Another dot in the blogosphere?

Numbered priorities?

Posted on: May 1, 2016

If you listen to any major keynote or speech about educational leadership, you might hear the rhetoric on making decisions based on data.

This is definitely better than relying only on a feel-good factor, persuasive opinion, or charismatic sales pitch. But if we are going to make data-informed decisions, let us make the right ones.

According to this TechCrunch article, 98% of education funding in the USA is spent on learners after the age of 5. This is despite the diminishing returns of influencing learners after the age of 3.

Where did the latter figure come from?

Rate of return of human capital investment

According to research by the World Economic Forum, the return on investment drops rapidly after preschool. It rationalises that we should focus on preschool education more because it provides the foundation for adult cognition.

However, numbers alone do not tell the whole story. No sane decision makers would allow policy to dictate that the rest of schooling be deprioritised. They find other data to make those decisions. For example, they might use correlational data on the level of education of a population to economic wellbeing.

That said, numbers are seductive because they simplify complex phenomena. Take The Economist’s comparison of teacher salaries and work hours for example.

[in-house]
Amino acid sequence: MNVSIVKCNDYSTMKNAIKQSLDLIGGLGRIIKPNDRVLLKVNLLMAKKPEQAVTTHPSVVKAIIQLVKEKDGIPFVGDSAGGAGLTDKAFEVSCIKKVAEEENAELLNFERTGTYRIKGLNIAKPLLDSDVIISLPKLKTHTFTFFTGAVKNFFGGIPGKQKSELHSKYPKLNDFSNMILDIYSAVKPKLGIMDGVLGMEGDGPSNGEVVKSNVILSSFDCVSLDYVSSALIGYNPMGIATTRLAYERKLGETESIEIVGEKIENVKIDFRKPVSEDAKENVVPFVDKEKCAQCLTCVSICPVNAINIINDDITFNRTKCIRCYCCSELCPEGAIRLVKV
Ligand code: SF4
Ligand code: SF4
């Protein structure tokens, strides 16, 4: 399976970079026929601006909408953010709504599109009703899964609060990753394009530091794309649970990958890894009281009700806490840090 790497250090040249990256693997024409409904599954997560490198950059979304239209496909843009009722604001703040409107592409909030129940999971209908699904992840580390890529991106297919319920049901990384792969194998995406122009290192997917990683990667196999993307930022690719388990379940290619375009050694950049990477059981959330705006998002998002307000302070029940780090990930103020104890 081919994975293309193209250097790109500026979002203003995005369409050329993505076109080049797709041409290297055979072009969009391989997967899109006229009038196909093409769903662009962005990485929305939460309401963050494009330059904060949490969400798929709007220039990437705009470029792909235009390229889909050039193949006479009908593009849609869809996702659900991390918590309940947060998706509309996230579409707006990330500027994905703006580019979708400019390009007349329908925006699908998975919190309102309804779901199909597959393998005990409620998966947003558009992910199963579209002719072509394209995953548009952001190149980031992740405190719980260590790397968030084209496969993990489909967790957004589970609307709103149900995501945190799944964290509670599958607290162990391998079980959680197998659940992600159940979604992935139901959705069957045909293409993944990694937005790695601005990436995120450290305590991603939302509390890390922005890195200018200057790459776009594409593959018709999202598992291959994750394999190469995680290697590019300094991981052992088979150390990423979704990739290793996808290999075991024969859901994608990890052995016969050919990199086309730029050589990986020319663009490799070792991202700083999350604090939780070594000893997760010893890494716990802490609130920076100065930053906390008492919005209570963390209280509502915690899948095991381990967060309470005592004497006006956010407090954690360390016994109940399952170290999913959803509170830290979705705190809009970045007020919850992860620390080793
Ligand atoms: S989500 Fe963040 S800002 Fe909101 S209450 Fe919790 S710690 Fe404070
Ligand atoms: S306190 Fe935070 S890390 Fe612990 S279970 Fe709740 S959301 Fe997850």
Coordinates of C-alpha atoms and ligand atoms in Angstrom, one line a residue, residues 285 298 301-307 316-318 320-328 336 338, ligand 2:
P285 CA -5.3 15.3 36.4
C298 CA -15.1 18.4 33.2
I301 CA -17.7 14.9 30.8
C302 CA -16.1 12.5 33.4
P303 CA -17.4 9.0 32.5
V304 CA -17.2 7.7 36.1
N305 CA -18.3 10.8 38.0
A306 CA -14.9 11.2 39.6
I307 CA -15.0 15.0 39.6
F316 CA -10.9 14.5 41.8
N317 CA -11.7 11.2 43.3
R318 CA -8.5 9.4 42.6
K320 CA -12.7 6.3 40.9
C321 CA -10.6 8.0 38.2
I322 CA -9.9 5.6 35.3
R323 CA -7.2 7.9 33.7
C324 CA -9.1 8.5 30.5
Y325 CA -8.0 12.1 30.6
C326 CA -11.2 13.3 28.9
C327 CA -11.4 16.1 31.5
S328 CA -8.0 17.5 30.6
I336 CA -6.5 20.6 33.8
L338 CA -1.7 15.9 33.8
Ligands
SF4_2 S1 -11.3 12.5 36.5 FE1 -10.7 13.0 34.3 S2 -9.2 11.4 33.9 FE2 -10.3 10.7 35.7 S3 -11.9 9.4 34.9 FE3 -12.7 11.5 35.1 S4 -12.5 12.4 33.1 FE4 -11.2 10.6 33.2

The Economist: Do shorter hours or higher wages make better teachers?

Without considering different contexts and quality of life, it relied solely on numbers to recommend which countries teachers could move to in order to get more money while working for fewer hours.

I do not know any real educator who would make that sort of data-informed decision. You would have to be a mercenary to do that. Or a bean-counting, number-only-crunching bureaucrat.

Numbers and graphs might help make sense of complex phenomena, but decisions cannot be based off spreadsheets alone. Most people understand that if they borrow from common sense. Even more might be terrified to learn how many decisions are actually made this way.

Those that prioritise by number-oriented data might argue they are doing things right. All of us need to remind them that it is far more important to do the right things.

2 Responses to "Numbered priorities?"

SzeYee: RT @ashley: Numbered priorities?… via


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